“With the opening of Simple Machines At Play, we’re taking the next big step to grow our internationally-awarded science center,” Regnier, said.  “And our most sincere appreciation goes to the entire Burns & McDonnell organization for their vision and investment in Science City and, more fundamentally, our area students.  This is truly an amazing gift to the Greater Kansas City community.”

With the new exhibit just hours old, Burns & McDonnell also surprised the gathered audience by announcing the launch of its fourth Battle of the Brains competition in the Kansas City area.

“We are committed to inspiring and developing the next generation of STEM professionals,” Kowalik, said. “From curing diseases to uncovering new technologies, STEM is critical to our future. That’s why we will never stop mentoring and inspiring the leaders of tomorrow.”

“With today’s opening, the excitement level was already high,” Guastello, said.  “Now, with the next Battle of the Brains competition announced, our future as a world-class, high-impact science center could not be brighter.  This is a really important day for area families and Burns & McDonnell deserves our most sincere appreciation for making it happen.  They epitomize the meaning of community involvement and investment.”

To learn more about the Burns & McDonnell Battle of the Brains competition and how area schools can participate, please visit




Union Station Kansas City -- a 501(c)3 non-profit organization -- is a 103-year-old historical landmark and celebrated civic asset renovated and reopened to the public in 1999. The organization -- dedicated to science education, celebration of community and preservation of history -- is home to Kansas City’s internationally-awarded Science City; the new Arvin Gottlieb Planetarium; the Regnier Extreme Screen Theatre; the popular Model Railroad Experience; H&R Block City Stage featuring live theater, and a selection of unique shops and restaurants. Union Station is also home to prominent area civic organizations and businesses, and regularly hosts world-class traveling exhibitions. Awarded “Top Banquet Facilities in KC” by KC Business Journal, the facility regularly hosts community events and private celebrations of all sizes. Visit for details. Also, follow us on Facebook, Twitter, Instagram, and YouTube.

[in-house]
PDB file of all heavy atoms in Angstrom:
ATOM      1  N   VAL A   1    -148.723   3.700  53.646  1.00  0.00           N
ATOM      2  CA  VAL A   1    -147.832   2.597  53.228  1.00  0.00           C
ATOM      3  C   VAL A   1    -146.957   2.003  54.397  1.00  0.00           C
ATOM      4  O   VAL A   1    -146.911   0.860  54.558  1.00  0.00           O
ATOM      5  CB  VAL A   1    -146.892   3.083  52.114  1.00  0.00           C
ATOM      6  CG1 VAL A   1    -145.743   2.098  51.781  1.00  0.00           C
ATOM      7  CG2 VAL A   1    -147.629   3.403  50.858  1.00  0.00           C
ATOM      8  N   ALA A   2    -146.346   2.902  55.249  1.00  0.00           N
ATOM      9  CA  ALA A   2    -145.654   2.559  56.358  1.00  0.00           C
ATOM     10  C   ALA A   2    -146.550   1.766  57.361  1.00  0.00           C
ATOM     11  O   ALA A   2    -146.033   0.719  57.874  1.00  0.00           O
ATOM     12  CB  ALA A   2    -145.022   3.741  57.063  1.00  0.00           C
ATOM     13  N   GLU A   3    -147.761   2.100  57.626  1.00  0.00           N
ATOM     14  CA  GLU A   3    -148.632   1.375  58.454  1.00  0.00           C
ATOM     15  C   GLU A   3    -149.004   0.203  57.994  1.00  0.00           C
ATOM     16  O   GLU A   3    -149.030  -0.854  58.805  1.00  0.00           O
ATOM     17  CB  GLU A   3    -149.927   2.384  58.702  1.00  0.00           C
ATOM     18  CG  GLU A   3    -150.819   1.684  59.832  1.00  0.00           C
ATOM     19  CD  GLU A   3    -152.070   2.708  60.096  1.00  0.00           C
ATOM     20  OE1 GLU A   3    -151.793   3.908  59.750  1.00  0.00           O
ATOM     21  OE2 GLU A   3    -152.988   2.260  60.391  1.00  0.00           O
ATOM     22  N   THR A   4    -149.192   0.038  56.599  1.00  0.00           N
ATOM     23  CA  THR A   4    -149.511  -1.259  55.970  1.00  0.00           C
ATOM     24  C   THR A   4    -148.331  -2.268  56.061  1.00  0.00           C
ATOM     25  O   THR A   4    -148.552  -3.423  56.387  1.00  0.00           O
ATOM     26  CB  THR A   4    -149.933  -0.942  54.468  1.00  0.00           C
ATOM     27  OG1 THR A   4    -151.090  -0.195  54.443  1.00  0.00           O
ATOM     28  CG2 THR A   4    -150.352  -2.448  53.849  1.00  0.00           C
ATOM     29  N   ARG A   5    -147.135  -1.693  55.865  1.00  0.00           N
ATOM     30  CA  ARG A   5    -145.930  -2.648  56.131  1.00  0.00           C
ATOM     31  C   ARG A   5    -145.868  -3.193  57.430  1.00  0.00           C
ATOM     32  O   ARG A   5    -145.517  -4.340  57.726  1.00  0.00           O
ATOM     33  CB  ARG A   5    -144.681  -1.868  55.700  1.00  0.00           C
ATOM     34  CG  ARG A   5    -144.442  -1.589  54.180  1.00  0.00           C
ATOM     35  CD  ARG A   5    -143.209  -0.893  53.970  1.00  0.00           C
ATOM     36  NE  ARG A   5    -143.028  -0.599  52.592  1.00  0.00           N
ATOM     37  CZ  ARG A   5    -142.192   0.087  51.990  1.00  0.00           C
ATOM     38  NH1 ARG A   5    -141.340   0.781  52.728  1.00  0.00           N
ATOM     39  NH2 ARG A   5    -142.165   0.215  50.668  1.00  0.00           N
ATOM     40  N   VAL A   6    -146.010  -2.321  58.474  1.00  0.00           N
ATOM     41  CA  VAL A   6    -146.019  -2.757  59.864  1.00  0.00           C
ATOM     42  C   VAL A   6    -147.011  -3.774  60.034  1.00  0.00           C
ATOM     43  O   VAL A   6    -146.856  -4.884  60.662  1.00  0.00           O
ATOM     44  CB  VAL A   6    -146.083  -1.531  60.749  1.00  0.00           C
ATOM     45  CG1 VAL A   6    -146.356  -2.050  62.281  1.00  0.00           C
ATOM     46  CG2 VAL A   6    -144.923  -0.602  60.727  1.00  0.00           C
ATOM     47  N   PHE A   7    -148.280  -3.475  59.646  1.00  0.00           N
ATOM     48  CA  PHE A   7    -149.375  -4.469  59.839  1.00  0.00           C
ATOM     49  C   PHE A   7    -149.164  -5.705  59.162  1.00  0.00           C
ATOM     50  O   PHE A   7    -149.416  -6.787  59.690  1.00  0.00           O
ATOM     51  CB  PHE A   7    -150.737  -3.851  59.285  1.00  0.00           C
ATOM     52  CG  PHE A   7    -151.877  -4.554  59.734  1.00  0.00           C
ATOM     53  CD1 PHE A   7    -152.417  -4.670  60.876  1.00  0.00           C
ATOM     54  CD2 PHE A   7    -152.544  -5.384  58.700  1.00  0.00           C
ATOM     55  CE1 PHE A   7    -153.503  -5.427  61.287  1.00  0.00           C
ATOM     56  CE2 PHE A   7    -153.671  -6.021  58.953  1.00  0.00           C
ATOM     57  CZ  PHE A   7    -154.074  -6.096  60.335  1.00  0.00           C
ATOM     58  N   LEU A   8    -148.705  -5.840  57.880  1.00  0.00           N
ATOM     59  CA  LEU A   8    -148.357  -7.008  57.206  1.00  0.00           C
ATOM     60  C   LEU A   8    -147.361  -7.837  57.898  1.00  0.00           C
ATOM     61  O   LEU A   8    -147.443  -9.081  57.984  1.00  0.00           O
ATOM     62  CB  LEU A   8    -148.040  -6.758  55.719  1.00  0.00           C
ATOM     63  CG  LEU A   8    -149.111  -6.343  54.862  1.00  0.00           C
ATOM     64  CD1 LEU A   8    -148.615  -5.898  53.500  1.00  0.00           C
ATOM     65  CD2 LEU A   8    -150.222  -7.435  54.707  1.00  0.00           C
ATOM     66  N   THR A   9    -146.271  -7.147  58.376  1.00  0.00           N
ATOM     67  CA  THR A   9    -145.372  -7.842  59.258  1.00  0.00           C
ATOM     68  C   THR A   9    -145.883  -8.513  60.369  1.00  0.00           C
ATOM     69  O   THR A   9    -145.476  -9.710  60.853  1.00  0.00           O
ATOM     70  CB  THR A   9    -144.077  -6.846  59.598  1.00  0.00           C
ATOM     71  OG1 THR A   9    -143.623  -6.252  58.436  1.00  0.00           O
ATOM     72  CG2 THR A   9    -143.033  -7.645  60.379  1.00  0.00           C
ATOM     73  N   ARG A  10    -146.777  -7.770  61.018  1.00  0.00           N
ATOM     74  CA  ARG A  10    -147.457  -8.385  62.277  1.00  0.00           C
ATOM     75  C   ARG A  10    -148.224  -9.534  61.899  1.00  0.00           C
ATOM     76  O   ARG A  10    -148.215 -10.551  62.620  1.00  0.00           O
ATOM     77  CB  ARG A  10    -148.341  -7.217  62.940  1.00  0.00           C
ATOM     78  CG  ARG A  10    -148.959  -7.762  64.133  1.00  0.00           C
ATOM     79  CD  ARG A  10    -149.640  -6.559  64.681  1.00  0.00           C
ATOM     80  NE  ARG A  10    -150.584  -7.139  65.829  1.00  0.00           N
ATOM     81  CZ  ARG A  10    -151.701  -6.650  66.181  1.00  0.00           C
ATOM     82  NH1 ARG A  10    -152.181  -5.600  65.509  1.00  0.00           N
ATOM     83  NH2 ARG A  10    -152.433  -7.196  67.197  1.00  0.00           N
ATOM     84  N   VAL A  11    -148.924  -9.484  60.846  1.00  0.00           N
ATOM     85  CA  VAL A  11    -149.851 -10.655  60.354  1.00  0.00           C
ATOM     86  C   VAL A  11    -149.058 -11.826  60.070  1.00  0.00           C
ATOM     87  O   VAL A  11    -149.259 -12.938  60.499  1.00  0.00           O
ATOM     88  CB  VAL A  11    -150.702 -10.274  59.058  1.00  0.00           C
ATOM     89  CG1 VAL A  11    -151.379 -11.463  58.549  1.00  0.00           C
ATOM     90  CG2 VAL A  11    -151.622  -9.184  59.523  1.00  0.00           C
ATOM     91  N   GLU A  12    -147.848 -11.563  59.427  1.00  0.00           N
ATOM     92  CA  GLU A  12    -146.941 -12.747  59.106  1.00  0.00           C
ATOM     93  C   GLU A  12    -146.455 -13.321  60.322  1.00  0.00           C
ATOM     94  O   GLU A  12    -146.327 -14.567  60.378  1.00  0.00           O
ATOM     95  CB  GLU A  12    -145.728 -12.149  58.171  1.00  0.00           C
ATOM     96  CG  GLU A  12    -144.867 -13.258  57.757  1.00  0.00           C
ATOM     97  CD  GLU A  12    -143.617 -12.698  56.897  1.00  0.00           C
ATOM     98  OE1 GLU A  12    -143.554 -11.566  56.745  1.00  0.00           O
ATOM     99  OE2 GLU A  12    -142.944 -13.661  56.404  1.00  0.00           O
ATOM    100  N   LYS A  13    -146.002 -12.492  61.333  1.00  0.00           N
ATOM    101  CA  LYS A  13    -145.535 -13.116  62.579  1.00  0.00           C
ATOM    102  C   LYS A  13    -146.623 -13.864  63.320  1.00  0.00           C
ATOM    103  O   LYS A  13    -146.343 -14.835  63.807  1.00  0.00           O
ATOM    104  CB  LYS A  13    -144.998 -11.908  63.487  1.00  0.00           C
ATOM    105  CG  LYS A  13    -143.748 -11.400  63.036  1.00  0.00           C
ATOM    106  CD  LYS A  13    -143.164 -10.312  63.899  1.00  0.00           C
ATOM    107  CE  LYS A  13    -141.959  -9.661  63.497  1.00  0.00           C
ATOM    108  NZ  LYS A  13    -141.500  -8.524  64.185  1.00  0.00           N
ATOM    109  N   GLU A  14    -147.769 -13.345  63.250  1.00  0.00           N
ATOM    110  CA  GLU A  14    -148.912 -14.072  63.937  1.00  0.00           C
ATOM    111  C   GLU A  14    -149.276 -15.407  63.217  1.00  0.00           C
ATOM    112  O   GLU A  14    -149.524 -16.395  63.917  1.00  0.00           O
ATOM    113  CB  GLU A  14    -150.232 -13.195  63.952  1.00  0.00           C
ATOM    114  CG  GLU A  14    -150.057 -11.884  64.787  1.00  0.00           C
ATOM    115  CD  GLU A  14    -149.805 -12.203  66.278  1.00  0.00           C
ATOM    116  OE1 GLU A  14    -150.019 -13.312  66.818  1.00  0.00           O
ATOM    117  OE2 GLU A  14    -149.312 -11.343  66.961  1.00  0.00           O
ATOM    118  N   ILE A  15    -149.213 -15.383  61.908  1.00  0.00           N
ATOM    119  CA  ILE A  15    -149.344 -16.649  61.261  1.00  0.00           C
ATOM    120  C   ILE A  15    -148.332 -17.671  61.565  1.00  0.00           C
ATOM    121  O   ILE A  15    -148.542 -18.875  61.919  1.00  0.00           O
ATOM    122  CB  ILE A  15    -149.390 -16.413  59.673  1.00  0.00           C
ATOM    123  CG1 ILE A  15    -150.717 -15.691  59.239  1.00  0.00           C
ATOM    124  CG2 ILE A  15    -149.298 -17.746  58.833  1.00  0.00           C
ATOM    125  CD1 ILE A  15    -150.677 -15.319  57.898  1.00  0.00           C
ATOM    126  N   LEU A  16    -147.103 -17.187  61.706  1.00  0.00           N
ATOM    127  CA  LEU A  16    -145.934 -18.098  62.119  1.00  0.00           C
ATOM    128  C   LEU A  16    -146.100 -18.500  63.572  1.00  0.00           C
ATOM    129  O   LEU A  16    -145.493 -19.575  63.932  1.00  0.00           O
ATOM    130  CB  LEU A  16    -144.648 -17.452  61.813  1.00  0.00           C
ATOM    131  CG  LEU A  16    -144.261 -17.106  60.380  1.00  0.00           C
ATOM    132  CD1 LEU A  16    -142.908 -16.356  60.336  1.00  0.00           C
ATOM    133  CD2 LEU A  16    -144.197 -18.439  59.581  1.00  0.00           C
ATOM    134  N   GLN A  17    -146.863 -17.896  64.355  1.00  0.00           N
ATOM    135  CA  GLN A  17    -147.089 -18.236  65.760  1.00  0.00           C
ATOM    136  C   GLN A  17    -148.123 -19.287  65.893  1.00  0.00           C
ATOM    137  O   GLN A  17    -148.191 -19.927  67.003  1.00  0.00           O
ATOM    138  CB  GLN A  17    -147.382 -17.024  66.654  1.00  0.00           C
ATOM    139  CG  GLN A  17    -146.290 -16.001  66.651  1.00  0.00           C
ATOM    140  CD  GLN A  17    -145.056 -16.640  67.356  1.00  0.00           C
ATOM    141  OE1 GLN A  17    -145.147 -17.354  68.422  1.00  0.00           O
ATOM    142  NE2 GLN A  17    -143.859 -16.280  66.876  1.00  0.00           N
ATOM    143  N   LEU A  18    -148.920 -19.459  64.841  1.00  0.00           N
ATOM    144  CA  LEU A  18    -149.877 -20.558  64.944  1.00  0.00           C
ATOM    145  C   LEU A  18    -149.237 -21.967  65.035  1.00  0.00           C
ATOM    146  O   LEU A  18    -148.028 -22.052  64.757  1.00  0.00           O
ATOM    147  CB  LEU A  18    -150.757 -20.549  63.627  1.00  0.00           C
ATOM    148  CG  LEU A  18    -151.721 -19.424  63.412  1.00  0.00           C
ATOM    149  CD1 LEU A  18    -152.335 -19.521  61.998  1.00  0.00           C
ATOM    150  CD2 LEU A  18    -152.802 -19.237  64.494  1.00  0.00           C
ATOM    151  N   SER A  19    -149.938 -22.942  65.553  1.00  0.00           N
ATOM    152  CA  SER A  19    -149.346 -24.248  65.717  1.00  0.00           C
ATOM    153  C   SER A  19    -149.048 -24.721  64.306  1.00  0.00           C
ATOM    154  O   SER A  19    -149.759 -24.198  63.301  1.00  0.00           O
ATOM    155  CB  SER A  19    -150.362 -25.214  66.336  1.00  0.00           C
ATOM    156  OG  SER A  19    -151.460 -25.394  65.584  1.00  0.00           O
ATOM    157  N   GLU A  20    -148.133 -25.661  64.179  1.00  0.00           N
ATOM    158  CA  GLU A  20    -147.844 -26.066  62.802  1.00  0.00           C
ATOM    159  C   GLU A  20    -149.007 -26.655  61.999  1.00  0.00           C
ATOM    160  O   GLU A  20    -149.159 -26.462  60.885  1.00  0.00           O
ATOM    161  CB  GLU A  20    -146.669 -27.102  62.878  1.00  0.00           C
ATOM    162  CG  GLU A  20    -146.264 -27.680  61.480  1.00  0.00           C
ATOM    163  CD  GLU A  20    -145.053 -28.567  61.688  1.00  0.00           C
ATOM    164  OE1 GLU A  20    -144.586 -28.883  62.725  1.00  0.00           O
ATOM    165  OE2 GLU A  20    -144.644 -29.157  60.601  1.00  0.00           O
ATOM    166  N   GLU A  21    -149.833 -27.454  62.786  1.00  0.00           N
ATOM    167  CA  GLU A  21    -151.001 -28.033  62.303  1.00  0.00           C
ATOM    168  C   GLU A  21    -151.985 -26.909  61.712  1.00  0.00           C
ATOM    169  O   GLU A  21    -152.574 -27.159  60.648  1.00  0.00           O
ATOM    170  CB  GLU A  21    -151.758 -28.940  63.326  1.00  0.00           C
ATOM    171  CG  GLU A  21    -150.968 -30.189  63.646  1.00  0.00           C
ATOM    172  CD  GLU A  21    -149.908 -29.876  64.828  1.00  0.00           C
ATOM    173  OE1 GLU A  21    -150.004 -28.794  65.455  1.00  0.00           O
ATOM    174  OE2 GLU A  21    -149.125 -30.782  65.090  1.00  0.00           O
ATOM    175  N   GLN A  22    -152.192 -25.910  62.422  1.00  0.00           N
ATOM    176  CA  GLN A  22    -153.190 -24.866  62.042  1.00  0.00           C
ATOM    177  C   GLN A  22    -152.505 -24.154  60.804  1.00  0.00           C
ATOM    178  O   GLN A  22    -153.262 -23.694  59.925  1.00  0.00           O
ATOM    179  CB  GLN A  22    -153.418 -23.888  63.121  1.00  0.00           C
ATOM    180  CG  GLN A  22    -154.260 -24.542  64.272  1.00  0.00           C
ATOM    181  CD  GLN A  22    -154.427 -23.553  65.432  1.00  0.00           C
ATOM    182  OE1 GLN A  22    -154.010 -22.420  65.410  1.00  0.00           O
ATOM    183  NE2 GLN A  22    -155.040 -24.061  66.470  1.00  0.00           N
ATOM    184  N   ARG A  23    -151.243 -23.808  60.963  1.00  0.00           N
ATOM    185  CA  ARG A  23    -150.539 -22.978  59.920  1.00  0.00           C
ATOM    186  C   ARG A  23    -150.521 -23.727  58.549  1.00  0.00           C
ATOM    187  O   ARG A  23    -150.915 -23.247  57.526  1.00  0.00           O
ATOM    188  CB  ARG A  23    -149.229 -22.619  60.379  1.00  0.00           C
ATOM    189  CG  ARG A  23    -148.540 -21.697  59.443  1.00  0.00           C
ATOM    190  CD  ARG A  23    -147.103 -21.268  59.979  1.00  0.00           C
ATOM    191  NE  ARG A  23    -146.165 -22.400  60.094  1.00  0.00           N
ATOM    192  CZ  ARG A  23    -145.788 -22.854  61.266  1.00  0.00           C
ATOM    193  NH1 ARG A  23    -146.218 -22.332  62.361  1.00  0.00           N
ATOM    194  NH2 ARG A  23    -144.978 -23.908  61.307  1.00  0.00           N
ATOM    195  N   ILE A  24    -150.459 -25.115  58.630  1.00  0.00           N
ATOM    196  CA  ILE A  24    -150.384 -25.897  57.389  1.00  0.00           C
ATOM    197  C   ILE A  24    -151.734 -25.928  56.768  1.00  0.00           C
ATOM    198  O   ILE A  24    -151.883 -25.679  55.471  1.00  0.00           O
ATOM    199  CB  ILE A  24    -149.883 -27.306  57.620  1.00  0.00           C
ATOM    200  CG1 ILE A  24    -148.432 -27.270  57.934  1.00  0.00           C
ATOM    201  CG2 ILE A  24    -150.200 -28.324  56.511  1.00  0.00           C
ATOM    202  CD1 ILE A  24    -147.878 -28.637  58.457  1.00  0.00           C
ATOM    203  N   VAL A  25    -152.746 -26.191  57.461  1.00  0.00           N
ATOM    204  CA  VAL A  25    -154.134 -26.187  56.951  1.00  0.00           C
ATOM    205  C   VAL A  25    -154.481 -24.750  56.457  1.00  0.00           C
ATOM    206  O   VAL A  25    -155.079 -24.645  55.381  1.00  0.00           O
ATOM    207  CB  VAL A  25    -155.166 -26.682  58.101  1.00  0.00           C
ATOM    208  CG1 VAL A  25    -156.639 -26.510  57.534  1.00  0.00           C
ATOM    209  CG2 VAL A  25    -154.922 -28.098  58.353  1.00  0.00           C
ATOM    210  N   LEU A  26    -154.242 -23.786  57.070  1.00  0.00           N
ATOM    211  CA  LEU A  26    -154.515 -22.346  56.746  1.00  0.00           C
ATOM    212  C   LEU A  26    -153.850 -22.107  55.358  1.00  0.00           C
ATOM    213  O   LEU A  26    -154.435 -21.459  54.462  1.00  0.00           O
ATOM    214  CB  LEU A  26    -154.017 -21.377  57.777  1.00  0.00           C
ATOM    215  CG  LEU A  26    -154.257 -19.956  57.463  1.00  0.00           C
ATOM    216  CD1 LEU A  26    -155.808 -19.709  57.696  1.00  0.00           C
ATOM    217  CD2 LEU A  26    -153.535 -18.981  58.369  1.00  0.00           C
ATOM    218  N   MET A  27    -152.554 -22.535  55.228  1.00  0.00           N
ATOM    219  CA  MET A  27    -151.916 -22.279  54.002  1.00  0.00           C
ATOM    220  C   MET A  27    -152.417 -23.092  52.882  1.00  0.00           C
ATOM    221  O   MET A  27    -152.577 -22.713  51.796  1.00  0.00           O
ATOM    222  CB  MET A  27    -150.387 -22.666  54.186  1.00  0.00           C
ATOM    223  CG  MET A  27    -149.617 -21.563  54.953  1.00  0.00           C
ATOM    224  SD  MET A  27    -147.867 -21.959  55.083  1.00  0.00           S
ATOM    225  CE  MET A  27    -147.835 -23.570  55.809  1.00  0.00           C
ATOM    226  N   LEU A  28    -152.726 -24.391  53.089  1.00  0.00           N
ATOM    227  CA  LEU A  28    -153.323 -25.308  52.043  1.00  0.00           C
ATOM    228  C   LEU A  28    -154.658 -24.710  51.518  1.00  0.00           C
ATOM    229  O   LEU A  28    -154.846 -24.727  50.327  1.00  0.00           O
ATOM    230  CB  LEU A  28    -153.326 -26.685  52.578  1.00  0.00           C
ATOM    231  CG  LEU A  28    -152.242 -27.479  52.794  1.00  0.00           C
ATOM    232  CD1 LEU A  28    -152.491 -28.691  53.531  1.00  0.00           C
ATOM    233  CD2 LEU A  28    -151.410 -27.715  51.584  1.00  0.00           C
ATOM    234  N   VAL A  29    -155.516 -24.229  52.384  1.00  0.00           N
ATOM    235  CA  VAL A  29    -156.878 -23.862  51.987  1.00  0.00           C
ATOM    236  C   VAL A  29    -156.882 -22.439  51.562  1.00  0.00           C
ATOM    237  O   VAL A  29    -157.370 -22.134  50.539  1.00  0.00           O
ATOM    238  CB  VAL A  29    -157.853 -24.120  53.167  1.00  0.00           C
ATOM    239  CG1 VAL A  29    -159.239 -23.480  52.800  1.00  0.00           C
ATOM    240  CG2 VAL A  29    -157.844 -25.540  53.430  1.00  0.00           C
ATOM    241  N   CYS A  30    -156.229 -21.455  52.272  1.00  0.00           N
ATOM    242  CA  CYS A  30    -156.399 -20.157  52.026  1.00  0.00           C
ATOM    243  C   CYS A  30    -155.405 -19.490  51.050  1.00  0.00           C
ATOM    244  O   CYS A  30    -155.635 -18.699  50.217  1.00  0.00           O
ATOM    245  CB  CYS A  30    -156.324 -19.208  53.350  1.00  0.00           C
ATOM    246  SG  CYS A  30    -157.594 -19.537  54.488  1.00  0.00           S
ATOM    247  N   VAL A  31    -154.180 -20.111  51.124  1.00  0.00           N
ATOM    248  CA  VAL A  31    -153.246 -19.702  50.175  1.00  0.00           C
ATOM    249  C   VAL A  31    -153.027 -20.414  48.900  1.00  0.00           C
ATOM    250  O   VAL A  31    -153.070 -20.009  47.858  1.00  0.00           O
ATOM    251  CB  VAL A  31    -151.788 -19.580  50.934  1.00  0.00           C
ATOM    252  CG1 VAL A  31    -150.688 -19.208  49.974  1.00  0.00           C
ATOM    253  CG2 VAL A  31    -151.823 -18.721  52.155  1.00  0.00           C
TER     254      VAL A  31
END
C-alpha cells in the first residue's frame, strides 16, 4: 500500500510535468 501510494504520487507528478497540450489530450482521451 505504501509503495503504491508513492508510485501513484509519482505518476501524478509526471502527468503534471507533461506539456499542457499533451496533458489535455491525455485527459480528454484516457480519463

About Burns & McDonnell

Burns & McDonnell is a family of companies made up of more than 5,700 engineers, architects, construction professionals, scientists, consultants and entrepreneurs with offices across the country and throughout the world. We strive to create amazing success for our clients and amazing careers for our employee-owners. Burns & McDonnell is 100 percent employee-owned and is proud to be No. 16 on Fortune’s 2017 list of 100 Best Companies to Work For. For more information, visit


  • Lever Lift, a beam that moves around a fixed point or fulcrum.
  • It helps move a heavy load on one end when effort is applied to the other.  Kids can test their strength by trying to lift a globe — one that others can sit in — using different ropes hanging from the beam.
  • Just Plane Zippy, which has two exhilarating zip lines that double as inclined planes. Kids discover how applying force — in this case pushing off a platform — allows them to “zip” faster. 
  • Acceleration Plane, which invites kids to see how gravity works against friction by placing a variety of weighted wheels at the top of each ramp, then letting go.
  • The Wheel Deal, demonstrating how a wheel and axle make work easier. When you apply force, a wheel rotates on an axle, reducing friction to make it easier to move an object.
  • Pulley Power, featuring a rope looped around a wheel on an axle to pack a lot of power. By changing the direction of the force applied, you can lift a bowling ball with ease. Letting it go sends a tennis ball into the air.
  • Wedge It, a unique climbing wall demonstrating how wedges help lift or separate objects with less effort. Here, your hands and feet also serve as wedges when climbing.
  • Screw Slider, which lets kids discover the power behind the screws — the threads. The closer the threads, the easier it is to turn.
  • Luckey Climber, a unique climbing structure that doubles as sculptural art. It spans three stories and provides expansive views of the entire space. 

For additional support materials and photos, please visit the MEDIA KIT.